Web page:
Creating Rhythm: Calendars

Creating Rhythm: Calendars

by Olynda Smith, AMS Certified Montessori Teacher and Simplicity Parenting Family Life Coach

Is it a Green Dot day? 

“Is it a green dot day?” is a question I get nearly every morning from my 3 year old as we finish up our breakfast. This is the time of day when we tend to visit his calendar to help him see what he can expect from the day ahead. 

Why a calendar? 

This month, we’ve been exploring the Simplicity Parenting practice of creating rhythm.  Rhythm, in this sense, has to do with a sense of regularity and predictability in our daily schedules. Even when regularity is hard because of our fast paced and sometimes erratic modern schedules, we can always help our little ones have more predictability. Calendars can go a long way towards helping children feel that sense of predictability. 

When are children ready for a calendar?  

Many children can start working with a calendar when they are as young as two and a half years old. Of course, almost no one is reading by that age, so we need to give them visual cues to help them see the elements of the day that are most important to them. For example: Will a nanny be coming that morning? Is there a playdate with a beloved friend? A special outing? Will a parent be away on a trip? Will they be going to daycare or school? These are some things your child might like to know about. If you find they ask about a certain part of their day a lot, it’s a great one to put on the calendar. Sure, you can use fancy stickers, but we like to keep the waste to a minimum, so we use simple drawings or dots.  

Keep it simple

I encourage only tracking a few things on the calendar. If there are five or six things to notice each day, that can feel overwhelming to a young child. You don’t need to put everything on the calendar; consciously choose just a few, especially as you begin this practice. With very young ones, or with any child who finds the full calendar overwhelming to look at, you can use a blackboard or day-by-day calendar to show just one day at a time.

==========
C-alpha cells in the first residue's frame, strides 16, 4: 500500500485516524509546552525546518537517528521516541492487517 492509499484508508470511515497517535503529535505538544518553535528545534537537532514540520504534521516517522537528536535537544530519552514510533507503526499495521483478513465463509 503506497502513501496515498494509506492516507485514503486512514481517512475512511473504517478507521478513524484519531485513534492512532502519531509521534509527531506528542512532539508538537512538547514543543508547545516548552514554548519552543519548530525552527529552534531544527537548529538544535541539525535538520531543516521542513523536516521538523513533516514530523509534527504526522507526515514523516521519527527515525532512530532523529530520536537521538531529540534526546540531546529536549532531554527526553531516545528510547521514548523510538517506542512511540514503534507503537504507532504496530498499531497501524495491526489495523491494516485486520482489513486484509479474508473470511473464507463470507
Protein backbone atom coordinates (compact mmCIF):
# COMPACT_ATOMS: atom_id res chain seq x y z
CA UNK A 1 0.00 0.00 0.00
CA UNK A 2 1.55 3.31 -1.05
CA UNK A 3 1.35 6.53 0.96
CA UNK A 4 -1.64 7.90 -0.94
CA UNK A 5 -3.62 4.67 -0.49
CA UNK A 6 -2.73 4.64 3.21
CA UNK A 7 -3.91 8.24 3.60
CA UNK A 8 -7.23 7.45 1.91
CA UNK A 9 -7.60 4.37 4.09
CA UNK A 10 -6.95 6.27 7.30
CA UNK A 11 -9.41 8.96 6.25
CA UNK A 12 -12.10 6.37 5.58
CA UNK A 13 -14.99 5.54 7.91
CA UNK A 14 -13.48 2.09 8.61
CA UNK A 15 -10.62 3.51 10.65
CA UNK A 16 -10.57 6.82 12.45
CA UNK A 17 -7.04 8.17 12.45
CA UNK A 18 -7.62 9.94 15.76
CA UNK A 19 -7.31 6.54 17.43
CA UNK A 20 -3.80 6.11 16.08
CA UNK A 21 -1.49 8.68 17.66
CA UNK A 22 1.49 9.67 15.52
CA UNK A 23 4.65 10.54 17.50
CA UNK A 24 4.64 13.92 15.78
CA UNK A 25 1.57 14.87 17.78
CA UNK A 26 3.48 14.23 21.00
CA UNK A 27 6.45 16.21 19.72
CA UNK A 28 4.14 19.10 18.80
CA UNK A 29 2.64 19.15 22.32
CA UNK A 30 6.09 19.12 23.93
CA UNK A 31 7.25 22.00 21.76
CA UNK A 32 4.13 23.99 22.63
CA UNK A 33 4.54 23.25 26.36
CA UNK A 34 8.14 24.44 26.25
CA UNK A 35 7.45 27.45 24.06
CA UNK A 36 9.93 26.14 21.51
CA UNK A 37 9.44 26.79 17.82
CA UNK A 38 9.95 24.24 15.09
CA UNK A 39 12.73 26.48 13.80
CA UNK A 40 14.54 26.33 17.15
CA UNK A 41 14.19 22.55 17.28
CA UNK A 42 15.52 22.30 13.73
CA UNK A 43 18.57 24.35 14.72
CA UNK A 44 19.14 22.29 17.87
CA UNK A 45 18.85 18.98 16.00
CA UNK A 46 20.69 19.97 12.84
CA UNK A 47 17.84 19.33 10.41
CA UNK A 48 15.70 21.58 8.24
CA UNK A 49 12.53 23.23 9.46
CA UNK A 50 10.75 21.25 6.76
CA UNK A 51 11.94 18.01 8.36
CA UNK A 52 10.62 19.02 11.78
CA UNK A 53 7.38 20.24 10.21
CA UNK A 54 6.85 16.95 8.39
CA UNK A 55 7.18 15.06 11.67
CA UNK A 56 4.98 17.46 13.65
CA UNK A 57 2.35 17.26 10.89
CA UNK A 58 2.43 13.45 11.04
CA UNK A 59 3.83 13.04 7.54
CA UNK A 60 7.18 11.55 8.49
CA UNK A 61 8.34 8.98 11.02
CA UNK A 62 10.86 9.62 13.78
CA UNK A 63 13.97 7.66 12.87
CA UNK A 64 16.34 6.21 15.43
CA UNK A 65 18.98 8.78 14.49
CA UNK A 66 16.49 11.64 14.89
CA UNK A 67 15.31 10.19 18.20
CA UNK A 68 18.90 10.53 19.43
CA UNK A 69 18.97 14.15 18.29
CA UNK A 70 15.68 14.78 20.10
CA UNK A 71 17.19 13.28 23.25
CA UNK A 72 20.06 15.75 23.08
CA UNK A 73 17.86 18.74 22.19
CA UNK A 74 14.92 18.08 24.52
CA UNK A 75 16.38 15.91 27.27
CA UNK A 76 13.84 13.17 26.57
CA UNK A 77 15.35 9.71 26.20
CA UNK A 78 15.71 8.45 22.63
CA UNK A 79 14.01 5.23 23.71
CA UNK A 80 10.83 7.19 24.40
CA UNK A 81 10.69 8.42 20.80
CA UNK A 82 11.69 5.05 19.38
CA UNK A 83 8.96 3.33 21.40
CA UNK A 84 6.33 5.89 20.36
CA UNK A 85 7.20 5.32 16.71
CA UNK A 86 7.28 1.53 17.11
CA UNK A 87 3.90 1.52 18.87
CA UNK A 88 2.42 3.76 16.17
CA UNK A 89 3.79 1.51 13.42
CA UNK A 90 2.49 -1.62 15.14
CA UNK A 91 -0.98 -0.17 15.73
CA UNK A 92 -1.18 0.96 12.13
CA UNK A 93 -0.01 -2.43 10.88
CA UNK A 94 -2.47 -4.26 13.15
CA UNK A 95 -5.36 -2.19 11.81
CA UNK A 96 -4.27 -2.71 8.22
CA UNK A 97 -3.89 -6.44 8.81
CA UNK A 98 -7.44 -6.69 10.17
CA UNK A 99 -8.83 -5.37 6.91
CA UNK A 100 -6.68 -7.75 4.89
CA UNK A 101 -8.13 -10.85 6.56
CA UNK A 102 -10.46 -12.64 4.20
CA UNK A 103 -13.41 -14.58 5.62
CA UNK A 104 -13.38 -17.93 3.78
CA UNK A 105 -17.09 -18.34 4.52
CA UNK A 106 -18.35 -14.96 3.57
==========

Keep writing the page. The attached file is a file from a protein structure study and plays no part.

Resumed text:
Building skills

The main purpose of a calendar is to bring a sense of predictability into your child's day. And, along with that predictability, there are also so many skills being learned through this practice! Here are a few: 

  • how to read a calendar

  • number recognition

  • an awareness of the passage of time

  • names of months and days

  • symbol to meaning correlation

You actually don’t need to “teach” these skills during this time. As you work with the calendar, many of these skills will be absorbed by young children. 

Best Practices

  • Pick a “calendar” time and stick with it. Some children will like to preview the day that is coming before going to bed, others will do best thinking about it first thing in the morning, or right after snuggles and breakfast. 

  • Connection. Use the calendar time as a relaxed point of connection rather than a quick information session.  Answer questions, give details, take your time. 

  • The adult keeps track of the day. Cross off the day before, and point out with your finger the square that represents the day you are talking about. Children won’t naturally know where to look as you are talking at first. This is very abstract for them! Over time, this will become clearer.

  • Follow the child.  If they resist going to the calendar, or space out as you are trying to tell them about the day, they are letting you know this tool isn’t working for them right now. Leave it be, and maybe try again in six months or so!

  • You can do it without a calendar. You can still preview the day without a calendar. Here is a fantastic 10 minute podcast from Simplicity Parenting Founder and Executive Director Kim John Payne where he gives a clear picture of this previewing practice. 

So, what is the green dot?  

Last spring, a well-meaning acquaintance introduced our son to the concept of Youtube - in particular, construction vehicle videos. Our son was enthralled. We limit screen time to a few times a week, so on days when we were saying “not today” for videos, he was beside himself.  It was hard for all of us. My older daughter was the one who suggested putting his video days on the calendar for him.

Once we had the green dots up on the days when he could watch a few videos, he would check it every morning. Amazingly, if there was no green dot, he would not have the same intense emotional reaction. He just took it in stride. Maybe it was because he could see that a green dot day was coming later in the week, or perhaps the predictability made it seem less like we were making an arbitrary decision. Whatever the reason, the green dot was a wonderful solution to a tricky situation!


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